Field Report: Auburn’s H1N1 Vaccination Clinic


Effective planning helped Auburn University’s H1N1 flu vaccination clinic run effectively, according to the campus safety administrator who managed the clinic.

During the seven-hour clinic on Oct. 15, the school dispensed nasal-spray vaccinations to 750 people – about seven of 10 were students; the remainder were employees and dependents, said Susan McCallister, an associate director with Auburn’s department of public safety and security.

The school used a 1,100-square-foot room in the student center for the clinic, so the medical clinic’s other activities wouldn’t be disrupted, McCallister said. The center had room for 24 individuals waiting to receive the vaccine.

“There was especially good participation from our international community,” McCallister said. “We received a lot of positive feedback about efficiency and the speed of delivery.”

From start to finish, people who arrived for vaccinations spent less than 15 minutes for screening, consultation and vaccine administration. The university had ordered enough vaccine, so it didn’t face a shortage or run on supply.

The school used only the nasal-spray vaccine (one squirt into each nostril) that had been ordered for the school by the state’s health department from the Centers for Disease Control and Prevention (CDC). Enough vaccine had been ordered.

Individuals wanting the vaccine entered the center, reviewed laminated copies of the vaccine information statement (VIS) and pharmacy privacy policy, and completed the top section of the vaccine consent form. On the other side of the room was a row of tables with 10 clinicians on one side and 10 chairs on the opposite side.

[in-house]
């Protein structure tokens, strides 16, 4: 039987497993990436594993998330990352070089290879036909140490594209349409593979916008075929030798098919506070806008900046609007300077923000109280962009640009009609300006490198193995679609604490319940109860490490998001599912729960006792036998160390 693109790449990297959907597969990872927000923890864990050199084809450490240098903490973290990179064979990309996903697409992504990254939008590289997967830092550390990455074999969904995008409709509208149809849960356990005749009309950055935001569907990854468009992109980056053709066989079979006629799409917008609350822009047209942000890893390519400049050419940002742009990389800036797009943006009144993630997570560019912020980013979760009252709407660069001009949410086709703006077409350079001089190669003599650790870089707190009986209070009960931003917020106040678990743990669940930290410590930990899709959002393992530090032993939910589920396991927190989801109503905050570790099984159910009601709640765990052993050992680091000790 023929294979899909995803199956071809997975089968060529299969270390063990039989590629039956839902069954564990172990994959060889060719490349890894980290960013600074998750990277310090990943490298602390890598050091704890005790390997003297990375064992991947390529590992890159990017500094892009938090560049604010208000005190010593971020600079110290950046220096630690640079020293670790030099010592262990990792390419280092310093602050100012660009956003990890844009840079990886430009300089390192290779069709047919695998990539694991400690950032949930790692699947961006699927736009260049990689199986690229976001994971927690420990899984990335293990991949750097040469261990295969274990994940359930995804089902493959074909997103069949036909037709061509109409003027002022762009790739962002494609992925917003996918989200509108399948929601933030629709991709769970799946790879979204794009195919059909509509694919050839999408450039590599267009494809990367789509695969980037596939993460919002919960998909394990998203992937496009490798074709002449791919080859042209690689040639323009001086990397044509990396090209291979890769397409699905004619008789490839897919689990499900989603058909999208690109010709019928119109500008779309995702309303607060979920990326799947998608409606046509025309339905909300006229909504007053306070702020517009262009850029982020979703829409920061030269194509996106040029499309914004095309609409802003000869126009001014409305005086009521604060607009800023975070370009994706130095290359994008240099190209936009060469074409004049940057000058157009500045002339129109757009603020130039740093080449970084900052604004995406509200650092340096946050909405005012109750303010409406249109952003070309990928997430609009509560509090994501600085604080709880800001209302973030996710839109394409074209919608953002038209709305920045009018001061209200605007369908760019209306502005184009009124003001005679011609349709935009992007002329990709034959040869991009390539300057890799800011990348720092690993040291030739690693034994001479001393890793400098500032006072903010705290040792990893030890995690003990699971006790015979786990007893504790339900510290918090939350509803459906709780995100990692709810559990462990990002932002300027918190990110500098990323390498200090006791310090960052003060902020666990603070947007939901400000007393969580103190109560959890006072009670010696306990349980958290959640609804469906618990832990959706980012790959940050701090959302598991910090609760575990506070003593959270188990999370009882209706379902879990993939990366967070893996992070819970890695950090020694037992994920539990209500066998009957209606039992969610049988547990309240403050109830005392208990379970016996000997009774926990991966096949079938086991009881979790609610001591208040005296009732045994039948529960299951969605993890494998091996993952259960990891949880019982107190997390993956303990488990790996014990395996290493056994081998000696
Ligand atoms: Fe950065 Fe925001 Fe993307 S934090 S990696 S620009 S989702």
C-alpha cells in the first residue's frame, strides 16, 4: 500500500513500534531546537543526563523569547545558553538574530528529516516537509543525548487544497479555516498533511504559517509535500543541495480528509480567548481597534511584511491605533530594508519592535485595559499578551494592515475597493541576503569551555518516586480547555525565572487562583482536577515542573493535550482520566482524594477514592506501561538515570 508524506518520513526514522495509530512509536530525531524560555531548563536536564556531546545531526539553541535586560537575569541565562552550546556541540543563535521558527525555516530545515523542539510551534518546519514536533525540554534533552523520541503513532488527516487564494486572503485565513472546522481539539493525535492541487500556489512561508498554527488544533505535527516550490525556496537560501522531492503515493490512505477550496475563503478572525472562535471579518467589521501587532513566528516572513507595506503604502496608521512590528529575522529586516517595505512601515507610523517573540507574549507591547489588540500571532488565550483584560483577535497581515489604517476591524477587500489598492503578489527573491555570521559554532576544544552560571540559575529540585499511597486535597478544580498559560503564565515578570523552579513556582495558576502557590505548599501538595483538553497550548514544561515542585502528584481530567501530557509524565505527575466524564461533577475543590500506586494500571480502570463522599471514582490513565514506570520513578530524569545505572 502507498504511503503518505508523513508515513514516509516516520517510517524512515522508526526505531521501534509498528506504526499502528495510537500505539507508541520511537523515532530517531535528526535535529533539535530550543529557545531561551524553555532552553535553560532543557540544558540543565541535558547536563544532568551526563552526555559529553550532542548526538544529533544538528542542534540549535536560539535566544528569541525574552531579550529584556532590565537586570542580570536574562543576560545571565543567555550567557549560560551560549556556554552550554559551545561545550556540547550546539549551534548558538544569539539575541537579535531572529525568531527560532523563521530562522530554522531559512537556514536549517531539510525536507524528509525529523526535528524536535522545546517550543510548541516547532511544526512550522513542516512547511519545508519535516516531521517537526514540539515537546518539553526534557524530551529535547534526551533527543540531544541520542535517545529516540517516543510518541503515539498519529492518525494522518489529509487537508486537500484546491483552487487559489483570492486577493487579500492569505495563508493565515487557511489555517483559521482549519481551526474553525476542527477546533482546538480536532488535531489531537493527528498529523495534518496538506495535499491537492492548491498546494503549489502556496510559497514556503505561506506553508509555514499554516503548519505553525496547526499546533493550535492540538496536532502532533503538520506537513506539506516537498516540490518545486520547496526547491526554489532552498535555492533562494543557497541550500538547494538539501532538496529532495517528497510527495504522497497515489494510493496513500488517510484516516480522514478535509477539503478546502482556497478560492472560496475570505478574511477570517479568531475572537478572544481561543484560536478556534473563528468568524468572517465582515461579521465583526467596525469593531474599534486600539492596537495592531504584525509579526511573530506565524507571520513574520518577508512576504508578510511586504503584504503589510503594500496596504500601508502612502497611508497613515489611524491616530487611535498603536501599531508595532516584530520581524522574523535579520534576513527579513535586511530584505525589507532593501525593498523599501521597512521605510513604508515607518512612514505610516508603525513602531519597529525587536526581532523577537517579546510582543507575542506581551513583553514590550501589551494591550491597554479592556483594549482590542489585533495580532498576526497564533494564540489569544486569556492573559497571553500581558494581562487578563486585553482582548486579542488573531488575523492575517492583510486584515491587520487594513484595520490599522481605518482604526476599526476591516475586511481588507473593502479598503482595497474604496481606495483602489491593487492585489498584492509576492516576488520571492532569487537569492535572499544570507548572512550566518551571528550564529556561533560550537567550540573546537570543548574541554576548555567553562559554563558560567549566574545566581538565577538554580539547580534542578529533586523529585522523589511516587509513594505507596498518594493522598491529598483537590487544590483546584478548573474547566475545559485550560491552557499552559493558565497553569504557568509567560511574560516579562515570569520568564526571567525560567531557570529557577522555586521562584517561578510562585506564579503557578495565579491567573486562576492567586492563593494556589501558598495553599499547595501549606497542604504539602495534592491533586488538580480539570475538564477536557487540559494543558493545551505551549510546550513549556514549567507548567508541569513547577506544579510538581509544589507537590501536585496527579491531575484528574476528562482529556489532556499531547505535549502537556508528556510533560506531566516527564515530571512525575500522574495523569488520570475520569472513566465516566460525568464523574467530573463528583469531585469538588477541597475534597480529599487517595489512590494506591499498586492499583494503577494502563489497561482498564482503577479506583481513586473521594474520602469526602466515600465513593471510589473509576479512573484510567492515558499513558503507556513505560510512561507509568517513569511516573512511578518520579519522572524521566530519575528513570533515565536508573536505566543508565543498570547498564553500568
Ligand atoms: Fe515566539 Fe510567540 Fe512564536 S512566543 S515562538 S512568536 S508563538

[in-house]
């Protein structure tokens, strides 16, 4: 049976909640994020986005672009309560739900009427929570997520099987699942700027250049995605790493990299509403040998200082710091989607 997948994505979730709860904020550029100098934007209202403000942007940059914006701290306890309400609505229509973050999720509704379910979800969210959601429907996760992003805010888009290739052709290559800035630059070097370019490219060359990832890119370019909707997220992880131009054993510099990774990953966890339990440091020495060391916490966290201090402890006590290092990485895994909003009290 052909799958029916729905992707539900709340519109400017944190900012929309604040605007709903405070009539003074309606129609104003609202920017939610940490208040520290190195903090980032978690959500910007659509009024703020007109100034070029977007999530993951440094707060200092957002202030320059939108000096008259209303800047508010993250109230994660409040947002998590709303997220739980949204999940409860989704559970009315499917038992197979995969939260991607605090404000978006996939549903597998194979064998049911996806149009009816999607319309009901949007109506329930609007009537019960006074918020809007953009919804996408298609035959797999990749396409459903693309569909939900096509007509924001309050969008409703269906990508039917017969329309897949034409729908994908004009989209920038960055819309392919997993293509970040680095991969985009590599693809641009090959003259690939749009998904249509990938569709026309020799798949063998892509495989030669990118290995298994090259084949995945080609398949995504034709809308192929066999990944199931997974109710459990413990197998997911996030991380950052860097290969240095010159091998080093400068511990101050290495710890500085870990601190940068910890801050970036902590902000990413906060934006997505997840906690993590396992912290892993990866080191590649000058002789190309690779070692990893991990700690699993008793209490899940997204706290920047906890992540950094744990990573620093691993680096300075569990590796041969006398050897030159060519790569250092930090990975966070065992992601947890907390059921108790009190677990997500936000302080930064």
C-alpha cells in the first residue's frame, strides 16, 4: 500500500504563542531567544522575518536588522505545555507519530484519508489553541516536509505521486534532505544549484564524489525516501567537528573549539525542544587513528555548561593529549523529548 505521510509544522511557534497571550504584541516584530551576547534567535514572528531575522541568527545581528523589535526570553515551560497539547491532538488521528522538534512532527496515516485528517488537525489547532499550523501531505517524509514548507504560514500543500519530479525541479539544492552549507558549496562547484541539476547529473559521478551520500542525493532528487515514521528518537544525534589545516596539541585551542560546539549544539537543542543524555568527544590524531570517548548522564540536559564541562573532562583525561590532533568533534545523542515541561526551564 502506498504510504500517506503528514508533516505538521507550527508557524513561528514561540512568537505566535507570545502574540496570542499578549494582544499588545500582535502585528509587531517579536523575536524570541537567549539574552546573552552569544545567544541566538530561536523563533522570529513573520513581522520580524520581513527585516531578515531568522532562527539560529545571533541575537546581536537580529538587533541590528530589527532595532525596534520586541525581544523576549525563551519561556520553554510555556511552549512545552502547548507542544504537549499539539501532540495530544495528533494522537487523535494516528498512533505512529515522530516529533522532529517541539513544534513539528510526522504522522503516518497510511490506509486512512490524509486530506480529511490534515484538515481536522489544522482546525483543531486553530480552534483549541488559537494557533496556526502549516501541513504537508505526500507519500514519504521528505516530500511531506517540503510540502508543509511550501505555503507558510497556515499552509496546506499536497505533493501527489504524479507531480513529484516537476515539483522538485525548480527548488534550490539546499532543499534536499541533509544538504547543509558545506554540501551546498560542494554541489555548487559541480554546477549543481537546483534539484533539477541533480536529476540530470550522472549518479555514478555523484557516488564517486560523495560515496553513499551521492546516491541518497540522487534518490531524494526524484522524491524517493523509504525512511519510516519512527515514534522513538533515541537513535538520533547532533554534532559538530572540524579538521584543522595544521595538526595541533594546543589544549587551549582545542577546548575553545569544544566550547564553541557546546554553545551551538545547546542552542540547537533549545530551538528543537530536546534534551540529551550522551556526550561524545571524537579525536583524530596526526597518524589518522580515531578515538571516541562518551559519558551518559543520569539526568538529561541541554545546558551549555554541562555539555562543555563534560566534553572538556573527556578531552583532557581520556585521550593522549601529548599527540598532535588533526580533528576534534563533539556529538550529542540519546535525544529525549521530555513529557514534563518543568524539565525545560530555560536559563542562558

The clinicians screened out people who were taking certain medications or listed certain medical conditions that aren’t compatible with the vaccine. People with heart or lung disease, weakened immune systems, arthritis or a recent organ transplant weren’t eligible.

When individuals were cleared to receive the vaccine, they were given the completed consent form and offered copies of the VIS and privacy policy. They were then sent to a smaller room for vaccination. Individuals remained standing while vaccinated. There were three tables set up with two vaccinators per table. Anyone who was “flu vaccine naive” – had never had a flu vaccination of any kind before – was then sent to chairs in the adjacent hallway to be observed for up to 15 minutes before being released.

The school elected not to charge an administrative fee to dispense the vaccine, which streamlined paperwork, because Auburn administrators didn’t have to collect insurance information. Auburn pharmacy students set up an online spreadsheet for volunteers to sign up for designated dates, time slots and positions.

“We will be holding two more clinics next week, and expect to continue offering them weekly until either our supply runs out or interest wanes,” McCallister said. “We expect to have greater participation next week after word gets out about how quick and easy it was.”

The H1N1 virus has now spread to 41 states, according to the latest CDC update.

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